Knowledge for better food systems

Growth in Californian air freight expected

The Role of Air Cargo in California's Agricultural Export Trade: A 2007 Update, published by the Center for Agricultural Business (CAB) analyses international air cargo transport trends and outlines several reasons to expect growth in California airborne agricultural exports.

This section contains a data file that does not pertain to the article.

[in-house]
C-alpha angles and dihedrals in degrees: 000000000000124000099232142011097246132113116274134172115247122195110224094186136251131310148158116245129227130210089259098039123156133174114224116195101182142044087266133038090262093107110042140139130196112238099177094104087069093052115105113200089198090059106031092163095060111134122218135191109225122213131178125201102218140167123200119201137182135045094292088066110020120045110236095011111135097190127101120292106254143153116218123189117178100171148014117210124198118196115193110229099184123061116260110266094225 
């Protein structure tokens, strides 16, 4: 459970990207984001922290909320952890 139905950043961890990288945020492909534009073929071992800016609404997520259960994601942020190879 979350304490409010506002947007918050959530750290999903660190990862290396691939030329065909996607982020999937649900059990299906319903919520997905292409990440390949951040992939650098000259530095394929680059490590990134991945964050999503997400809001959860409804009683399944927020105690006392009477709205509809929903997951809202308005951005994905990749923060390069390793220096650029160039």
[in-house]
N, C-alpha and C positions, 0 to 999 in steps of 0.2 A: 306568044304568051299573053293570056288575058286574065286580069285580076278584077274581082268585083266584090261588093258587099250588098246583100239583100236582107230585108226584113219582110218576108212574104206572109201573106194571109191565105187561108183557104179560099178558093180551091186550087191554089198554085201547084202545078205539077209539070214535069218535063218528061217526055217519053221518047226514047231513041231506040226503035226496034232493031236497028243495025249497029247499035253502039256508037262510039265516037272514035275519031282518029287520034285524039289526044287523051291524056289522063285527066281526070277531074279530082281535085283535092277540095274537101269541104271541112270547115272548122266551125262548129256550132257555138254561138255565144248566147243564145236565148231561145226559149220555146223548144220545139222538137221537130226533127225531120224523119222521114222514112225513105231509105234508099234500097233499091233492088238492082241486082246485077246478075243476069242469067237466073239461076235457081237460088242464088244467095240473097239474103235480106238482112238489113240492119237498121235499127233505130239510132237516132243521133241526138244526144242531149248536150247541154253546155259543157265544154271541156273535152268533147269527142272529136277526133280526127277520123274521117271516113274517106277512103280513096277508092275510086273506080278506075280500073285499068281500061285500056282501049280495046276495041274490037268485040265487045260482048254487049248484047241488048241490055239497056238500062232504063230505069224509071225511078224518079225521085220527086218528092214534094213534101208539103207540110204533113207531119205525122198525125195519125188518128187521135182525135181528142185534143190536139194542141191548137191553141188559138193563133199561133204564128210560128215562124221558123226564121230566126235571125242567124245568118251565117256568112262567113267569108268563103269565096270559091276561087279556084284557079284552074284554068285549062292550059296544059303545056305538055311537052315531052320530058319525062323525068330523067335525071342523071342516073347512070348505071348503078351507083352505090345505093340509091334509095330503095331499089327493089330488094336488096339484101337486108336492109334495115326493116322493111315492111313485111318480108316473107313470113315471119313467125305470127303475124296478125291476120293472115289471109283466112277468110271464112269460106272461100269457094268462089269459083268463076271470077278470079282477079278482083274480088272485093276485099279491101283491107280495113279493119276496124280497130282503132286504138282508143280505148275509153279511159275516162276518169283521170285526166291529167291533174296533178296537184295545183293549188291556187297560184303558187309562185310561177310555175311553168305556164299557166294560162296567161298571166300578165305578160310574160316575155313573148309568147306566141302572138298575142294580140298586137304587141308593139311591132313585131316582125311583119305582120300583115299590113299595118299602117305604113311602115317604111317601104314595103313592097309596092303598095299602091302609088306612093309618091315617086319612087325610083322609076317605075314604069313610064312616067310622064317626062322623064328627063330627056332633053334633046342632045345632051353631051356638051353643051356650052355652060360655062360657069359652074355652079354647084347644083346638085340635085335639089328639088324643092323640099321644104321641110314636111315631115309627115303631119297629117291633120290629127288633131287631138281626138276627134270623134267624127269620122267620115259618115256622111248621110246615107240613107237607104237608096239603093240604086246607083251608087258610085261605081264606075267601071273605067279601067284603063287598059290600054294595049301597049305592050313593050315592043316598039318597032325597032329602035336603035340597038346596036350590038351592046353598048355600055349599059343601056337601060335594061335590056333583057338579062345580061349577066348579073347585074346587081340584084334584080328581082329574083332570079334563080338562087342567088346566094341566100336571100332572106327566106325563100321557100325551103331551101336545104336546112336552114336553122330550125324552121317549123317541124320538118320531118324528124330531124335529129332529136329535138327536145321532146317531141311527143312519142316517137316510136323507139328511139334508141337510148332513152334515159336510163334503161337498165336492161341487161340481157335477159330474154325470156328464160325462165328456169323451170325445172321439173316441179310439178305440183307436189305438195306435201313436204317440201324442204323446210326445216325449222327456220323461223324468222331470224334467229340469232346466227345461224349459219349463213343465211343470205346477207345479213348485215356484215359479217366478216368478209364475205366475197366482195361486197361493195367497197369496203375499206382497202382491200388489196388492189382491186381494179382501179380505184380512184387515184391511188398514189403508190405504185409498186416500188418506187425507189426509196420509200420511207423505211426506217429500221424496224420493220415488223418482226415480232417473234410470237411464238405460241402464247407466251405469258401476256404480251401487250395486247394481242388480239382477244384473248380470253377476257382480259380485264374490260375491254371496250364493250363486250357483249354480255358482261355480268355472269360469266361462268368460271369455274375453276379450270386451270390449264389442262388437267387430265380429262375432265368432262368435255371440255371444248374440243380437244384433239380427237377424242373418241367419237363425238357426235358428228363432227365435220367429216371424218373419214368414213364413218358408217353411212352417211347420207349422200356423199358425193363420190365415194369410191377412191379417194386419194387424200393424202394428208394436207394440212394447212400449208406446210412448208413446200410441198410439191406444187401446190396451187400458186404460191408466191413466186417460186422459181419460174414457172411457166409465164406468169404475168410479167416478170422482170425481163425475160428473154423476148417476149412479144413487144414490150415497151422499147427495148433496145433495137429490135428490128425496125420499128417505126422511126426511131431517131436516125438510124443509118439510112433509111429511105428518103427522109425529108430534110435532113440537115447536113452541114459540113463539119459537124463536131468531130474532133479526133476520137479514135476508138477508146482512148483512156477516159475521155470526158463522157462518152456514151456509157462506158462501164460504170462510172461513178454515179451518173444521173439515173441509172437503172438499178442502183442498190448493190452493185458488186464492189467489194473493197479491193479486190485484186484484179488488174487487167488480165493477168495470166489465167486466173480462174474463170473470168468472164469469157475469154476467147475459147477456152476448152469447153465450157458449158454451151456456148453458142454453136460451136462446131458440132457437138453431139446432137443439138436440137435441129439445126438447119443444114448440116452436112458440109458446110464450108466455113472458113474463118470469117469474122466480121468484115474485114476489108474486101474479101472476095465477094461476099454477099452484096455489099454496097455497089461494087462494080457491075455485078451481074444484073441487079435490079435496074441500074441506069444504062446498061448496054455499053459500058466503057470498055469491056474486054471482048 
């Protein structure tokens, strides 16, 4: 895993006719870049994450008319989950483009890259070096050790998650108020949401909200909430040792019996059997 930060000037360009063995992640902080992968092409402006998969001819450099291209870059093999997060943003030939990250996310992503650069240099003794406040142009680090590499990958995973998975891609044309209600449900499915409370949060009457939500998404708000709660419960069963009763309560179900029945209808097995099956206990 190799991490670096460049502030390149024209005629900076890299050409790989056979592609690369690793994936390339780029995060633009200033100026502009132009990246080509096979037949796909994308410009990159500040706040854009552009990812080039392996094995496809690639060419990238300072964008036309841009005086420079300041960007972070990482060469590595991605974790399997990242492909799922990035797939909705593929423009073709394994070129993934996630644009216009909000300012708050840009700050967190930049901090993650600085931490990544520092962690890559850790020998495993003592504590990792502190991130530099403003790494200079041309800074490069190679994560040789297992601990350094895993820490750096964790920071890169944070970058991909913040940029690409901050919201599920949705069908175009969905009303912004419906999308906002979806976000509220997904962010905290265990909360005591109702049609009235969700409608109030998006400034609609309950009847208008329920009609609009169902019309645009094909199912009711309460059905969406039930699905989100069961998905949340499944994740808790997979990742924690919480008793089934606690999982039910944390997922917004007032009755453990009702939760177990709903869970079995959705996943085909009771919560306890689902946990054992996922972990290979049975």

The Role of Air Cargo in California's Agricultural Export Trade: A 2007 Update, published by the Center for Agricultural Business (CAB) analyses international air cargo transport trends and outlines several reasons to expect growth in California airborne agricultural exports. At the same time, authors of the report caution that rising fuel costs and world terrorism have the potential to ground some export flights. California airborne food export trade was 24.5% higher in 2006 than it had been 10 years earlier, despite recent declines. In 2006 for example, 77.6 percent of California's $60 million in fresh cherry exports traveled by air. Seeds for growing fruits, vegetables and flowers ranked at the top of the value list, with air exports totaling $114.3 million. Other important airborne exports in 2006 included wine (valued at $21.8 million), various food preparations ($41.6 million), purebred breeding animals ($38.3 million), and bovine semen ($18.5 million). The principal destinations of California's airborne agricultural export trade are in the Far East, with Japan ranking as the single largest market over the last three years, the authors found. South Korea, China, and Taiwan are all currently number among the top ten overseas markets. The second and third largest customers are the United Kingdom and Australia. A more limited airborne agricultural export trade is conducted with Continental Europe and Latin America.
 

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